2016.02.19.seattlemet.bateau.brent 1150 edit ofnrez

Butter on steak at Bateau.

Image: Olivia Brent

For awhile I was nursing a little restaurant critic’s crush on Plugra butter, the lower-moisture, higher-butterfat European product that brings dense spreadable lushness to whatever it touches. Are they still serving it at Bastille? They were once, sigh…

These days my head has been turned by more frou-frou butters, which have been popping up all over town in the last half-dozen years—come to think of it, in the years since restaurants have begun charging for bread.

I’m thinking now of Joule, which even back at its old address began charging for warm baguette, upping the perceived value of the once-gratis item by bringing diners’ choice of cultured, seaweed, or bacon butter to go with it.

Lately I’ve encountered a rash of novelty butters, both in houses where bread is complimentary and in houses where it is not. (Remember: even when proffered gratis, bread is never “free”—its cost is knit into the across-the-board cost of dining there.) At Altura, I’ve loved the garlic butter with its sprinkle of sea salt. At Bateau, steaks come topped with lemon butter or bone marrow butter, your choice.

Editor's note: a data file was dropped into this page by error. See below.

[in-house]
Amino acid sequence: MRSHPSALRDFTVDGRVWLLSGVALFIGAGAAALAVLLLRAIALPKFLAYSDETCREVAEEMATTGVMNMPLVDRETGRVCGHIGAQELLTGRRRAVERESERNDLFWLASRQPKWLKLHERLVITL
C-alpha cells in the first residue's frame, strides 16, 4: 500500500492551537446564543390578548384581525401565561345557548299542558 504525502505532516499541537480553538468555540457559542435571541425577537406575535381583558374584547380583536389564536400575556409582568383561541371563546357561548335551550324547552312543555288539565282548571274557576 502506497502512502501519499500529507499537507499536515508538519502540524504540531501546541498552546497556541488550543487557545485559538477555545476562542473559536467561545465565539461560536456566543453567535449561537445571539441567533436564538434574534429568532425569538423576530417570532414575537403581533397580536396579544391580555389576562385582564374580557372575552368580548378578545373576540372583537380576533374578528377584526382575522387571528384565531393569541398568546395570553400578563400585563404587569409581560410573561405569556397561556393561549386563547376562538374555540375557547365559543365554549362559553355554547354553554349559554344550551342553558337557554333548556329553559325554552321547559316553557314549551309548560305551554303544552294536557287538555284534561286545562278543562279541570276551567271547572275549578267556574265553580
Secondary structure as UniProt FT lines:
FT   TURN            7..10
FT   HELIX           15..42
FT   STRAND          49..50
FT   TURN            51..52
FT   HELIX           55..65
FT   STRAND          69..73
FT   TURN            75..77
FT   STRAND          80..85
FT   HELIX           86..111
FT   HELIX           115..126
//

At Eden Hill on Queen Anne, I savored a nutty whole grain bread served with house cultured butter, honey, and sea salt. At Bar Melusine on Capitol Hill, the butter is whipped to a decadent fluff, then flecked with chunks of salt. At Upper Bar Ferdinand, we enjoyed butter studded with chives, on a board with moist bread and chunks of radish.

At Restaurant Eve, the diner can choose goat butter, whose tang comes alive against the plain-grain earthiness of the rest of the food.

As always, restaurants change up their offerings all the time; if you're visiting just for the butter—God knows I won't judge—call first to find out if it's still being served. And please share in comments any cool butters not listed here.